Here lately, Candice and I have been singing lines from "Ironic"--the Alanis Morissette song that was popular when we were in grad school. We've had two waves of inspiration for singing this song:
We're trying to sell our house. A family we know has been working with the same realtor we have told us at church that they held an open house alongside a garage sale and it generated activity on their house. A few days later, their house sold.
We called our agent the next day and asked if we could add an open house alongside the garage sale we had planned. She agreed to arrange an open house for 9-to-noon on Saturday. For the first time ever, we decided to have a two-day garage sale, starting on Friday. The traffic on Friday was brisk--people were waiting curb-side when we opened our doors at 7:30 AM. That traffic motivated our kids to set up a coffee and lemonade stand on Saturday (with some help from our entrepreneurial neighbor).
Early Saturday morning, we set up for day-two of our garage sale and worked hard to stage everything for our open house. We opened the garage door with gusto, ready to get to work. But no one came. We waited for more than an hour--an eternity in garage sale time. Eventually a trickle of people came through, but hardly any wanted lemonade or coffee--and no one showed for the open house.
At noon, we moved everything back into the garage and closed the door. We apologized to the guy who was manning the open house and went inside to get lunch and put our little guys to bed. In the process, Candice noticed there was a message on our voice mail. Someone wanted to see our house in 30 minutes. We scrambled to make a lunch to-go and spent an hour at the park.
We were a two-car family for a long time, but we sold our Jeep on Craigslist a few weeks ago as part of our "clear the decks" mission. We're now down to our minivan. Because we plan to travel cross-country soon, we asked a mechanic we've been working with for years to give the van a tune up. (Ironically, he was working on the van when we got a call requesting a showing on our house. We ended up borrowing car seats from our neighbors to put into the mechanic's 1980-something conversion van and drove off ruffled and unshowered so that we could get everyone out of the house).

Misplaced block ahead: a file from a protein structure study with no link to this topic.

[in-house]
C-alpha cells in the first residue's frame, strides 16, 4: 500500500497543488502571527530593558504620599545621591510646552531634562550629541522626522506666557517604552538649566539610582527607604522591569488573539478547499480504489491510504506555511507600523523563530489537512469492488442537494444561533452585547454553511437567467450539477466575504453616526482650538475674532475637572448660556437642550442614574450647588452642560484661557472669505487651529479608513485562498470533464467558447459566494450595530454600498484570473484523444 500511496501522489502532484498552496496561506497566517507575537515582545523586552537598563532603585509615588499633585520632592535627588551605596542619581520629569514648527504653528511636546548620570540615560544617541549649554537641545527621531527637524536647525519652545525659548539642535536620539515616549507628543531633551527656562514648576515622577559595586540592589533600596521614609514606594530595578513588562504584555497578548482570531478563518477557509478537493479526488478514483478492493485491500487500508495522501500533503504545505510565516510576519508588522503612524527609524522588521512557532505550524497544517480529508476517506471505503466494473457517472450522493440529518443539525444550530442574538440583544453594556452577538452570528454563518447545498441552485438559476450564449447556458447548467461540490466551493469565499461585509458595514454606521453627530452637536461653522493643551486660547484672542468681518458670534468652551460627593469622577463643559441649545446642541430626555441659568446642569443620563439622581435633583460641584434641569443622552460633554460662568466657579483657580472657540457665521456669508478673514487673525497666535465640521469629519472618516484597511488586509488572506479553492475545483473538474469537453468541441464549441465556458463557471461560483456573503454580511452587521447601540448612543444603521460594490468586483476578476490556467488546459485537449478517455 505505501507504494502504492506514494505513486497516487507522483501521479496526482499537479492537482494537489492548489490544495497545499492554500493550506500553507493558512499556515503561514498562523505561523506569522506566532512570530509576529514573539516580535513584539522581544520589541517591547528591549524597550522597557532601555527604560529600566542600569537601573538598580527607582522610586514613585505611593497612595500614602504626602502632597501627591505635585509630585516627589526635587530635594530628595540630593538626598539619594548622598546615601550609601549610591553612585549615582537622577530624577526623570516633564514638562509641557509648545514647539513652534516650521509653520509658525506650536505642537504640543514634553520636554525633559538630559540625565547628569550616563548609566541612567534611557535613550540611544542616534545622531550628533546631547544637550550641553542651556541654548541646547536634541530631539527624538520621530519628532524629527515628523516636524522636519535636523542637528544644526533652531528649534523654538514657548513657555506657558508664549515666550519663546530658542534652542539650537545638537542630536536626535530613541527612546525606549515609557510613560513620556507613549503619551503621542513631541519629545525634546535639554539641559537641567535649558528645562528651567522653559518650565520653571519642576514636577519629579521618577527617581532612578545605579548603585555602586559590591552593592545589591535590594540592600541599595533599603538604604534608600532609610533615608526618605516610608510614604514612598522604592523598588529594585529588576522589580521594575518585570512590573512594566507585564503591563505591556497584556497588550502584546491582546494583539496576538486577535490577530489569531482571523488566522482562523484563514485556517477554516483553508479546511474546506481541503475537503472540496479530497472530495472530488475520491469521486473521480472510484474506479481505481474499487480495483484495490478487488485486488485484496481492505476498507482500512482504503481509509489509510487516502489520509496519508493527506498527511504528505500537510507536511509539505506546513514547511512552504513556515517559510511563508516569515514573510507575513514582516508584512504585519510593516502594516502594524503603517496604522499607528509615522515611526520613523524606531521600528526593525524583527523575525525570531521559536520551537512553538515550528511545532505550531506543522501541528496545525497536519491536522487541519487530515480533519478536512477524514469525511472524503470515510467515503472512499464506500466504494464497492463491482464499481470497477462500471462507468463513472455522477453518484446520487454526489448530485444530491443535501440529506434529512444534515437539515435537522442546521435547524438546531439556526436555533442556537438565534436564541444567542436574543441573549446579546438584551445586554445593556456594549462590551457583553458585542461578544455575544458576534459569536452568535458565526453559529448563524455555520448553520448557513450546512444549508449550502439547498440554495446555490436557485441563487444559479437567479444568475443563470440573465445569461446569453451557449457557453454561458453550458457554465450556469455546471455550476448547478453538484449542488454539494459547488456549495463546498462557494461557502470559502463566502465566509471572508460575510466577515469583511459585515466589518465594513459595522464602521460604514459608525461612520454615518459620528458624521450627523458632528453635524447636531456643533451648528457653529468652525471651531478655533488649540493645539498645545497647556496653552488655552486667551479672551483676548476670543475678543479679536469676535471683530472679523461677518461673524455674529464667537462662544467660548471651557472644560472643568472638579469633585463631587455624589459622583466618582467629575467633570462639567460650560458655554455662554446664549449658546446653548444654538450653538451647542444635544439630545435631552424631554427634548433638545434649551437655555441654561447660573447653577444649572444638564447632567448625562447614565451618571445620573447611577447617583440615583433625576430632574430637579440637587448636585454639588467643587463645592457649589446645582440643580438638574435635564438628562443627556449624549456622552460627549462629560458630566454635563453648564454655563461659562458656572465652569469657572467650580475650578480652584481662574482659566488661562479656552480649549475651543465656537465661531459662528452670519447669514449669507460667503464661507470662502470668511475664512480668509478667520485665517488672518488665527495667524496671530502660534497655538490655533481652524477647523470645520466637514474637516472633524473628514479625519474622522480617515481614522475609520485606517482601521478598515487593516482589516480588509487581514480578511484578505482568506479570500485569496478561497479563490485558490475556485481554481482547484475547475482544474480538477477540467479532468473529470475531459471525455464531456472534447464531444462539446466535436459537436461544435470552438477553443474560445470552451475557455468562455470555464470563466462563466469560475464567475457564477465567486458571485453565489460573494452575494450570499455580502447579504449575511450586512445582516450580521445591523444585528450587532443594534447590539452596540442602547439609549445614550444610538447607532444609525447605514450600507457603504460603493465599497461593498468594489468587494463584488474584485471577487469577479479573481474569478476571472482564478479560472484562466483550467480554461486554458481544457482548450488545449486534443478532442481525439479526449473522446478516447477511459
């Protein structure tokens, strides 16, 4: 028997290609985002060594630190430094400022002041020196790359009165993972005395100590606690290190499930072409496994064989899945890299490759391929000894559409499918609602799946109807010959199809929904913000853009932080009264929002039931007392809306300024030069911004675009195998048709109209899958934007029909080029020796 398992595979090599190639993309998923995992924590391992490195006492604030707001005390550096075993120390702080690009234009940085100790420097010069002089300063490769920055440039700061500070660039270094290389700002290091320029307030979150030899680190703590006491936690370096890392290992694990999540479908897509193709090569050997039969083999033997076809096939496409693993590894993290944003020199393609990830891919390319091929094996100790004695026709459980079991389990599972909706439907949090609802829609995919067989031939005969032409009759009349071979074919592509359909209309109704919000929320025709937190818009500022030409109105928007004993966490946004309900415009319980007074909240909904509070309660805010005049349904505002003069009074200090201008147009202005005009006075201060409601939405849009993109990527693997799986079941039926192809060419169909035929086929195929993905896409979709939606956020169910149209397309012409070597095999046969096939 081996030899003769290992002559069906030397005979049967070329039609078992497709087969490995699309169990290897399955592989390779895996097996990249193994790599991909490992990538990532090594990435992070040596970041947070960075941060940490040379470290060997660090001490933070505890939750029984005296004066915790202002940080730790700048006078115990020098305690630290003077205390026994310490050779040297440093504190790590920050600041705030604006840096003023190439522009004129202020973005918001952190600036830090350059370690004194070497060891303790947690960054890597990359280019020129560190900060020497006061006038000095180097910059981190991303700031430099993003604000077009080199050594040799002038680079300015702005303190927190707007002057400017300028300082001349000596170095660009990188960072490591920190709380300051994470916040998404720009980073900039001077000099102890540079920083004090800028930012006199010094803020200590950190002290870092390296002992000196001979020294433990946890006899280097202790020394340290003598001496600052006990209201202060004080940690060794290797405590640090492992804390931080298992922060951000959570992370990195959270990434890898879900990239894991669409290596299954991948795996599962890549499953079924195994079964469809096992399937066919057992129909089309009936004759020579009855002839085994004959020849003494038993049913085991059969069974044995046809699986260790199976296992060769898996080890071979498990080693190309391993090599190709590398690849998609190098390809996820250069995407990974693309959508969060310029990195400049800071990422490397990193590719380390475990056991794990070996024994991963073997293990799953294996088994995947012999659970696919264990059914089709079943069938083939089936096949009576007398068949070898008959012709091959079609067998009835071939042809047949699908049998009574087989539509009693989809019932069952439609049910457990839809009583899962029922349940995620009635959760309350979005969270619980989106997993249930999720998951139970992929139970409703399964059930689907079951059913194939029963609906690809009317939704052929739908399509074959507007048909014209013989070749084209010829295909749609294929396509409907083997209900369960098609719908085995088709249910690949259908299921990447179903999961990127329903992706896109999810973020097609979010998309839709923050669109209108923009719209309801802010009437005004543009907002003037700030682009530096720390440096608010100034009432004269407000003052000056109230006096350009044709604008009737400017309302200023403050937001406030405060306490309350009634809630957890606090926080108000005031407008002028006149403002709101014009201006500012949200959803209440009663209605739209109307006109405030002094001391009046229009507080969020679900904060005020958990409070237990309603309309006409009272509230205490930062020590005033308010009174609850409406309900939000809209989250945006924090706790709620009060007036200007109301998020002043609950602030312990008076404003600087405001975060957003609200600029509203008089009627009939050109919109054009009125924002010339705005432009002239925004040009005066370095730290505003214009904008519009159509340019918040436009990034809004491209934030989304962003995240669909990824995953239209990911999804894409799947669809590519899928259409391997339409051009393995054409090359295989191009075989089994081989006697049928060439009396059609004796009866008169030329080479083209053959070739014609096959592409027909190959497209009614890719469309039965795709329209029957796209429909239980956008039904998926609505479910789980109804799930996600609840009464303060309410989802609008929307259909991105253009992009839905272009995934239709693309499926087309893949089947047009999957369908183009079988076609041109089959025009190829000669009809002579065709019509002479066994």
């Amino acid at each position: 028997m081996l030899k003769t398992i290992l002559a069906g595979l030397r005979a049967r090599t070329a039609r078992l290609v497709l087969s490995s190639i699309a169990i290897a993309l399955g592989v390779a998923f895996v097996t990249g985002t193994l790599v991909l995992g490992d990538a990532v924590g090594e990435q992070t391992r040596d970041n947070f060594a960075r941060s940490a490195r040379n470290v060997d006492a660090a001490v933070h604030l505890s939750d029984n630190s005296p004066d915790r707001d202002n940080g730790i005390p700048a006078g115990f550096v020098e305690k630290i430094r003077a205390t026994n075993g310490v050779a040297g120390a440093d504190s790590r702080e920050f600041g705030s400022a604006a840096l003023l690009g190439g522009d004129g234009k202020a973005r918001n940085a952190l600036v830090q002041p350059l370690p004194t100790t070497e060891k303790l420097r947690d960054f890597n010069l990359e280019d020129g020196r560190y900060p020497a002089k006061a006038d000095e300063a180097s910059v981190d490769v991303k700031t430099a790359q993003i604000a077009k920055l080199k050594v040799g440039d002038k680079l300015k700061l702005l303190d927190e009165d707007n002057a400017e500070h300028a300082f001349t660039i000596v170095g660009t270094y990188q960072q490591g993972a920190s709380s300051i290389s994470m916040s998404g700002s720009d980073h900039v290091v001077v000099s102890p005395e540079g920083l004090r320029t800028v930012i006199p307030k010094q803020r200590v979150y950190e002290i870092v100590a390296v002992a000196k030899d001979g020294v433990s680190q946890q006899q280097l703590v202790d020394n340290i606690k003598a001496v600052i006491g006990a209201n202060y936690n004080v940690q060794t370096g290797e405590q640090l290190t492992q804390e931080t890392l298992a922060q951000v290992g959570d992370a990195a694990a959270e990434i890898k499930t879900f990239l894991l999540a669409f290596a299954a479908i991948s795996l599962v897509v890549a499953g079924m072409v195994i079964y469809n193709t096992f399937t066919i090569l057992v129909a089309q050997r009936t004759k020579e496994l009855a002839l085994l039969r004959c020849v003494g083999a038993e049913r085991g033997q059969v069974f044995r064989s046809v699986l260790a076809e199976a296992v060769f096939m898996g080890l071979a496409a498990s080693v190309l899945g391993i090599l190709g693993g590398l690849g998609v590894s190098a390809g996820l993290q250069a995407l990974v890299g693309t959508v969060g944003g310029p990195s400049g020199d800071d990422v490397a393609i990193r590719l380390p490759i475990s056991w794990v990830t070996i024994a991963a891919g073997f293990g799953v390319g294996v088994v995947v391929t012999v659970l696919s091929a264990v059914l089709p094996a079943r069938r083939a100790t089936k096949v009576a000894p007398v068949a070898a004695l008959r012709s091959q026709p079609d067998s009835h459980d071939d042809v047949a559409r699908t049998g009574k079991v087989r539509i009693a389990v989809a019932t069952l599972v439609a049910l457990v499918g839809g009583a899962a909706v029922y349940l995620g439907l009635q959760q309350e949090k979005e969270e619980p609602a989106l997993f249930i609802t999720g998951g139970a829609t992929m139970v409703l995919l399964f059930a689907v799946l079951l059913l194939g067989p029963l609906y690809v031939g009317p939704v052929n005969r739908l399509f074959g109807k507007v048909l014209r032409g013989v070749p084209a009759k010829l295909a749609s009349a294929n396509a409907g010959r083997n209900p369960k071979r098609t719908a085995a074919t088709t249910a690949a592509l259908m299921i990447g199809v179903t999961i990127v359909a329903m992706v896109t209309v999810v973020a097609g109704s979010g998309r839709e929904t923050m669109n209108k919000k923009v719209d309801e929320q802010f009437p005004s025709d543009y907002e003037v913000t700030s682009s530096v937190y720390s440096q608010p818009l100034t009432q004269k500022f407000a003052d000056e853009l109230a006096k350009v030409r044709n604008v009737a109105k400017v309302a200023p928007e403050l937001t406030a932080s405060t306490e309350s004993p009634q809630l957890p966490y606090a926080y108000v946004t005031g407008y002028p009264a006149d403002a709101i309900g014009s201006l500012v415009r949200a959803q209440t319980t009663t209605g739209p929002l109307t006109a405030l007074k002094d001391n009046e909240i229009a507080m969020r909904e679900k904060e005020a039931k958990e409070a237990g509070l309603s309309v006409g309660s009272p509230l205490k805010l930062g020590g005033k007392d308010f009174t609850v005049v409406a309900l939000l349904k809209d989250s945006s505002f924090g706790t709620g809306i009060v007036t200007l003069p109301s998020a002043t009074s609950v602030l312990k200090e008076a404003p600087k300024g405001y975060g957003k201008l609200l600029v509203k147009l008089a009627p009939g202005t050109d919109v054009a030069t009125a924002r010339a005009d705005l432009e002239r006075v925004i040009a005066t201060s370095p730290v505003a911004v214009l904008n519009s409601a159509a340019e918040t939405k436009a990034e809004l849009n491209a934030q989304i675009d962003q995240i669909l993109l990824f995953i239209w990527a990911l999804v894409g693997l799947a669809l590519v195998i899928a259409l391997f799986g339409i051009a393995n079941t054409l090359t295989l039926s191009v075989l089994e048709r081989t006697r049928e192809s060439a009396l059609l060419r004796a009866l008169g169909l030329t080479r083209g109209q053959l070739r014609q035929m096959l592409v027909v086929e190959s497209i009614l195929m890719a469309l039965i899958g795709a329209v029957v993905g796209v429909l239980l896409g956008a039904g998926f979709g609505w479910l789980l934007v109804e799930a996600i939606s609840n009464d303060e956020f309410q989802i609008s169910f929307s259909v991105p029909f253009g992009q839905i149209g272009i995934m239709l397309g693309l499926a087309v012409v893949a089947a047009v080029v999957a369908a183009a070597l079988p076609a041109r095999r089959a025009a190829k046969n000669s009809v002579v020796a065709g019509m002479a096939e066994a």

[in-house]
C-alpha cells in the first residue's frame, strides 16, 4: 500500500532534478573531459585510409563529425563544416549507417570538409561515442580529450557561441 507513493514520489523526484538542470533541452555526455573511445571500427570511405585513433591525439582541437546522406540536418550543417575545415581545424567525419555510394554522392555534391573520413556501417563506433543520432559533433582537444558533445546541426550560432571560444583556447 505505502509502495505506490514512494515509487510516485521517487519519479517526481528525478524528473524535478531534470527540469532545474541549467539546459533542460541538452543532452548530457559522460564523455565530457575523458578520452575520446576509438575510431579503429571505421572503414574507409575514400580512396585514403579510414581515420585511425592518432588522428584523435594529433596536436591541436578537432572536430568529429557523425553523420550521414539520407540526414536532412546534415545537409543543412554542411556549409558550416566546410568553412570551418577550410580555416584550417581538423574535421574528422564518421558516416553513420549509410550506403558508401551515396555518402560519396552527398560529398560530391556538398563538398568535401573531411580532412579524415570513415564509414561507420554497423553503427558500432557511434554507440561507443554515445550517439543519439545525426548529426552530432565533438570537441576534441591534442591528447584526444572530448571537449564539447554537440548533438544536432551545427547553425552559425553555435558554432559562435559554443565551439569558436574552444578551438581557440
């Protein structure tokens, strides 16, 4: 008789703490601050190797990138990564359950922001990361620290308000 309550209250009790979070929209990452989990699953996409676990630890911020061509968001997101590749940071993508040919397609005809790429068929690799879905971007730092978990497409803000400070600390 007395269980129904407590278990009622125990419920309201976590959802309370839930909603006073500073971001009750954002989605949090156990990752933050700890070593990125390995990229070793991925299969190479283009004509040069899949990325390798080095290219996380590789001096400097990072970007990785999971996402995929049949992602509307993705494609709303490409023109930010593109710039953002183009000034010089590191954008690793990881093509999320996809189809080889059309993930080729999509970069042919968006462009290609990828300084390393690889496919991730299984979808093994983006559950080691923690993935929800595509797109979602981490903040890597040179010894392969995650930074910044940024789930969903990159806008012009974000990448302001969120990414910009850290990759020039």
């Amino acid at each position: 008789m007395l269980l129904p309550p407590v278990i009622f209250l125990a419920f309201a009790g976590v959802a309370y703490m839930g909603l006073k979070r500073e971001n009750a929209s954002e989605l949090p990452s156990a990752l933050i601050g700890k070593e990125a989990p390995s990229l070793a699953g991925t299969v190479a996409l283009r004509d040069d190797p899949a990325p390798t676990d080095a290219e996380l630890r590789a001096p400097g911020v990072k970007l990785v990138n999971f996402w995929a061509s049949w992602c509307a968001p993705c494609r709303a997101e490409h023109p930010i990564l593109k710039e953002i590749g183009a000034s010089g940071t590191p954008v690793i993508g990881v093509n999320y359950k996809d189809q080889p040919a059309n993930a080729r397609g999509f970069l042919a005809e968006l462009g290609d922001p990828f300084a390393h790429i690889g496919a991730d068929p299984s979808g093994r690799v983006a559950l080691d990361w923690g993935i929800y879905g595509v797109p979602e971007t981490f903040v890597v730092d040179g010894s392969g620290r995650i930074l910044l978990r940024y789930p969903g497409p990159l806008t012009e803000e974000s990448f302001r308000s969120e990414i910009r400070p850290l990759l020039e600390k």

Our mechanic did the tune up and made a couple of minor replacements. "If you haven't changed your timing belt, I would have that done," he added. We thought he'd already done that so we looked through our paperwork in the glove box. We couldn't find anything and his records weren't turning up anything.
We made an appointment to have the timing belt replaced and prepared to come up with the $600 or so it would cost. Then we made a more intensive search through our paperwork to see if we could find a record of the work being done. We looked through binders of paperwork for each of the past ten years. We couldn't find a couple of those years but reviewed enough to assume the work just hadn't been done.
Yesterday morning I drove the van to the repair shop to get the work started. Around mid-morning, I felt motivated to start cleaning out our storage room. It was there, in the midst of old photos and memorabilia. Piled in a Whole Foods bag with some stray papers was a binder for the year 2007. A few papers in, I found an invoice from our mechanic, along with a record of our timing belt being replaced December 6, 2007.
I called the guy who was replacing our timing belt, but got his voice mail. I left a message asking him to stop the work. He called back later to say he would stop but that he was already a third of the way into the complicated repair and that we'd have to pay for the work he's already done. He ended up giving us something of a break, but we still had to pay $180 with nothing to show for it.
These ironies hurt a little more when we're already feeling vulnerable in a time of transition. And yet we trust God's goodness and provision. Something tells us we're going to look back on these challenges some day and laugh at how this transition chapter unfolded.